Microsoft and XenSource is a one-way street

Brian Byun of VMware talks about the implications of the Microsoft-XenSource link-up for virtual computing
Written by Brian Byun, Contributor

Virtualisation is fast becoming a ubiquitous layer of software that transforms how applications are developed, deployed and managed in IT environments of all sizes. Not long ago, Diane Greene explained the need for three major areas of industry standards around virtualisation that are required to support customer choice as virtualisation adoption becomes pervasive. These standards will enable customers to choose their virtualisation software, management tools and applications, and associated OS on merit-based criteria: quality, functionality and price rather than traditional licensing and arbitrary vendor-specific lock-in rules.

Recently, Microsoft announced that it would work with XenSource to allow para-virtualised versions of Linux to run on future Windows hypervisors. Para-virtualisation is an emerging technology that requires a modified guest operating system to call an API on the underlying hypervisor, in order to optimise the performance of the guest OS when it is run on a virtualisation software layer. In light of this news, it's worth re-visiting some current developments in standardising the interface between the operating system and the hypervisor.

First, let's take note of a few ironies of this recent Microsoft-XenSource arrangement:

  • It's a one-way street that favours Microsoft and Windows running Linux. The arrangement will allow Linux to run on future Microsoft hypervisors through translated calls to the hypervisor when Windows is controlling the hardware, but not the other way around; that is, there is no mention of Longhorn optimisations or "enlightenments" being ported to Xen or licensed to XenSource to enable a Xen hypervisor to run full optimisations with Longhorn OS.
  • XenSource, in diverging from its open source and Linux virtualisation roots, is enabling the commercial interests of Windows and building to proprietary Windows API layers. It stands to reason that in order to protect Windows from GPL contamination, XenSource will need to undertake a lot of non-GPL development to translate and buffer the Linux kernel from Windows hypervisor interfaces; and nothing that Microsoft licenses to, or develops with, XenSource is GPL and can be used directly by the Xen or Linux communities and commercial distributions.
  • In the end, it remains to be seen how relevant this one-way "bridge" to Longhorn will be with Linux customers and the community. After all, no one adopted Linux in order to run it on proprietary Windows interfaces, which is what's contemplated here. In addition, there is a notable absence of support for this scheme from major Linux commercial distributions, OEMs and customers.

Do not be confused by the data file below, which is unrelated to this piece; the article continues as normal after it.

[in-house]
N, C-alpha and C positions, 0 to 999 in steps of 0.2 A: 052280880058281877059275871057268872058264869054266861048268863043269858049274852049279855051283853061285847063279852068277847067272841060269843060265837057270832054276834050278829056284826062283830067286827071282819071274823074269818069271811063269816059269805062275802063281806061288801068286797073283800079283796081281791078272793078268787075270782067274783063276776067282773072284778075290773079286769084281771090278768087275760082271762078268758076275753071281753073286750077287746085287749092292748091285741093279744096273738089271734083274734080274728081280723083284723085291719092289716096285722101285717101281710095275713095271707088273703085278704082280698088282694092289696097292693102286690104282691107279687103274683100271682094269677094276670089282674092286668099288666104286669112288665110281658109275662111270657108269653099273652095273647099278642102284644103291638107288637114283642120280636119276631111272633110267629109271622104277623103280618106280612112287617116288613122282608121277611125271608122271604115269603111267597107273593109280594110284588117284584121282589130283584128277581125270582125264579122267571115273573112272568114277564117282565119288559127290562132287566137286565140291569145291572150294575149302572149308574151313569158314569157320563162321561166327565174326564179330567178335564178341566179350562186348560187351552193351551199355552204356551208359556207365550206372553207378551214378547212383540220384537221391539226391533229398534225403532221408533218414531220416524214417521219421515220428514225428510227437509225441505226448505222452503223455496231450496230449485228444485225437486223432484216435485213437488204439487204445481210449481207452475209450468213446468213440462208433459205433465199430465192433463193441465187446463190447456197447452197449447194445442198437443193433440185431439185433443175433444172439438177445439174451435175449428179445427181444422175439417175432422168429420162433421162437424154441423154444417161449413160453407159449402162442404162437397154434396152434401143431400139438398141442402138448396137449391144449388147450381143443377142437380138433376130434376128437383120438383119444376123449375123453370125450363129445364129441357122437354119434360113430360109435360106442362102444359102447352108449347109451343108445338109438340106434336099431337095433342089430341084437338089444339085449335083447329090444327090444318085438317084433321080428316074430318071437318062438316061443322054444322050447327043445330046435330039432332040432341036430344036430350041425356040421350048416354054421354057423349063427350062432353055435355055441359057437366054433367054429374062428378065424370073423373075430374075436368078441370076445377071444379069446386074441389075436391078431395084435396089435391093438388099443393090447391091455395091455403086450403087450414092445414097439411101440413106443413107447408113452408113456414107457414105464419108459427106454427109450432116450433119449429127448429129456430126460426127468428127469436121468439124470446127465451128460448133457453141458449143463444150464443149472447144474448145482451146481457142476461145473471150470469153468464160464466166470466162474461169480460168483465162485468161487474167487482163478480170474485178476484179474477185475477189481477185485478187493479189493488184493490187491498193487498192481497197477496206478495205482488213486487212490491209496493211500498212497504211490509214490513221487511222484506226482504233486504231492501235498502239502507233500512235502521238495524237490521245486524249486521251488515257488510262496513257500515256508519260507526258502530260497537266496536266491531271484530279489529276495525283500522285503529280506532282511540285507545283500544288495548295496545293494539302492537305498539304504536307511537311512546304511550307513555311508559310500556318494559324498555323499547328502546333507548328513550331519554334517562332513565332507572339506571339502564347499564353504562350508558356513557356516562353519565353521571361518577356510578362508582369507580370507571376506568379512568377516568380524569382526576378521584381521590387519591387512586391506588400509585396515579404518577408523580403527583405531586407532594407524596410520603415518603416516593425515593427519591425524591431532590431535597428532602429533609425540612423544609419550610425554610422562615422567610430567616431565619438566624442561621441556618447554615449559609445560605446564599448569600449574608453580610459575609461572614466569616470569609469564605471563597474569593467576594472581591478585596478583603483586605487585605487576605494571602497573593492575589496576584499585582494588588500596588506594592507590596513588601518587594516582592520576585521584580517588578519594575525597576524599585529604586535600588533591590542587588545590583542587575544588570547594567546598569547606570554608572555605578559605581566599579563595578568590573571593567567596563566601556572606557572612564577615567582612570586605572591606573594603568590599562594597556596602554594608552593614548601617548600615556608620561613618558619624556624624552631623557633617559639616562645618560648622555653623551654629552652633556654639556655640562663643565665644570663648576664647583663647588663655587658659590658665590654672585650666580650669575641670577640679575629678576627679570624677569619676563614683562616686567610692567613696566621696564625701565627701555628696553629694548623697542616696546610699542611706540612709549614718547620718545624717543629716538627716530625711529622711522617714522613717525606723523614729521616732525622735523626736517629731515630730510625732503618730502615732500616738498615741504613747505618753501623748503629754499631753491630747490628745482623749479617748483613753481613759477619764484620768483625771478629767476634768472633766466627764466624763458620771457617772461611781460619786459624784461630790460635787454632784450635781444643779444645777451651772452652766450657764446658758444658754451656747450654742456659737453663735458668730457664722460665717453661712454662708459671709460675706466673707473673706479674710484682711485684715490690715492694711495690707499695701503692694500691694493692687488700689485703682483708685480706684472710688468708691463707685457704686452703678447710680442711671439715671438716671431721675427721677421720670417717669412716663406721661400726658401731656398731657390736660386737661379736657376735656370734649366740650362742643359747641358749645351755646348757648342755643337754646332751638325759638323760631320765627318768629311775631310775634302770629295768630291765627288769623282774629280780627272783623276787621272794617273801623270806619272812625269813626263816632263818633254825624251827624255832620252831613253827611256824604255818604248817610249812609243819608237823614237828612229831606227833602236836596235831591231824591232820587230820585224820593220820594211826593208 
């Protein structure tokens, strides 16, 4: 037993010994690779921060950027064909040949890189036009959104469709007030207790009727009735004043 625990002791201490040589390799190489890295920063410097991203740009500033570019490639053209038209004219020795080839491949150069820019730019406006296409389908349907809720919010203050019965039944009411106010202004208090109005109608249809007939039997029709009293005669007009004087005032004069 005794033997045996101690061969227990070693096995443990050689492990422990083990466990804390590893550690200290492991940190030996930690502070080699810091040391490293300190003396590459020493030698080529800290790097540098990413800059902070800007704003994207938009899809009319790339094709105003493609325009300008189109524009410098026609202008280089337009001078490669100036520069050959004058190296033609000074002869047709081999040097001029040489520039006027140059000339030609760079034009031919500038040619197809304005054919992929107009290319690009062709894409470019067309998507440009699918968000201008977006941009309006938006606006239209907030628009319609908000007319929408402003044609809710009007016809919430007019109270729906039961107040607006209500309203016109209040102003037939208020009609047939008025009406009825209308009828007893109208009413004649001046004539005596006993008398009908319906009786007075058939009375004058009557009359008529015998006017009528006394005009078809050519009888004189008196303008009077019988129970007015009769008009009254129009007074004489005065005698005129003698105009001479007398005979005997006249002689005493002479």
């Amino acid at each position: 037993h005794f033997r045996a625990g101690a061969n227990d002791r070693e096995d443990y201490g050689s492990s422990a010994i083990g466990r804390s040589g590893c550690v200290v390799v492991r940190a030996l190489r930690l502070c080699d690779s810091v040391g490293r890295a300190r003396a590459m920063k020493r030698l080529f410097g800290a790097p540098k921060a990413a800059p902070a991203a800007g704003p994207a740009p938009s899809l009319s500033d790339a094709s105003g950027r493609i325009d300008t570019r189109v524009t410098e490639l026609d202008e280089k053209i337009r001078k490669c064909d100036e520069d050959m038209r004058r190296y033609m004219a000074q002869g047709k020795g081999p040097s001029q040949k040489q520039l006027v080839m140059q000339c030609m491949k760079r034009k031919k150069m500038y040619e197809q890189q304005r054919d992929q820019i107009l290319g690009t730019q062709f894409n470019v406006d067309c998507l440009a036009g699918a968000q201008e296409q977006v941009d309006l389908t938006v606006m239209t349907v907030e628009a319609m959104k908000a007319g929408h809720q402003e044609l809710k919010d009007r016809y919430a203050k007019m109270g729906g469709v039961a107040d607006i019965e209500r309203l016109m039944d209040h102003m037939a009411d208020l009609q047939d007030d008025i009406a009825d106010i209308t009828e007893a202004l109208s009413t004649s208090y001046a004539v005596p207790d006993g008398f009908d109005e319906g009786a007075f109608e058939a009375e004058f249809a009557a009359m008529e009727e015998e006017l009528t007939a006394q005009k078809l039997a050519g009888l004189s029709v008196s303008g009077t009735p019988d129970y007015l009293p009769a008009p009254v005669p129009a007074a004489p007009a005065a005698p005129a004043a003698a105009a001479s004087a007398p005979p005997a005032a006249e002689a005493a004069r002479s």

Impact of the OS-hypervisor interface
This announcement gives reason to examine the impact of the OS-hypervisor interface more closely. Ideally, any hypervisor should be able to run optimally with any operating system and there should be no proprietary licence required to do so. Under the announced arrangement, XenSource is licensing a Microsoft-owned OS-hypervisor interface, but not the other way around. Microsoft wants to make Windows run optimally only on Microsoft's hypervisor, but is happy to let other operating systems such as Linux run on top of their hypervisor. Clearly Microsoft views their control point as moving to the hypervisor.

We at VMware hope there will soon be a standard Linux interface for para-virtualisation, which will simplify and standardise how Linux is supported on various hypervisors, including VMware and Xen. We are working with the Linux kernel community to develop an open interface so the Linux kernel can run natively and efficiently on a choice of hypervisors. Such an interface would also be available to any operating system. We have made our initial proposal for such an interface available to the Linux community and are pursuing Linux and hypervisor interoperability not as a commercial arrangement, but within the open, transparent and merit-based multi-vendor approach that is the hallmark of the Linux kernel community.

The industry is realising that the x86 virtualisation trend provides a unique point in time where customers can exercise control and freedom of choice of OS, applications, hardware vendors and virtualisation stacks, and where no one vendor dominates and controls. This results in pure value-based competition and opens up a world where any OS or virtualisation approach can potentially run any other OS. It's up to industry participants and customers with buying clout to fully enable this vision. In this new world, we recommend that customers demand unfettered, open standards and full bi-lateral interoperability from all your vendors before expanding or doing business with them.

In the end, I believe most customers will run their Linux distributions on hypervisors that use open standards and do not have licence lock-in to proprietary interfaces.

Brian Byun is vice president of products and alliances at VMware. A version of this article previously appeared on VMware's corporate blog.

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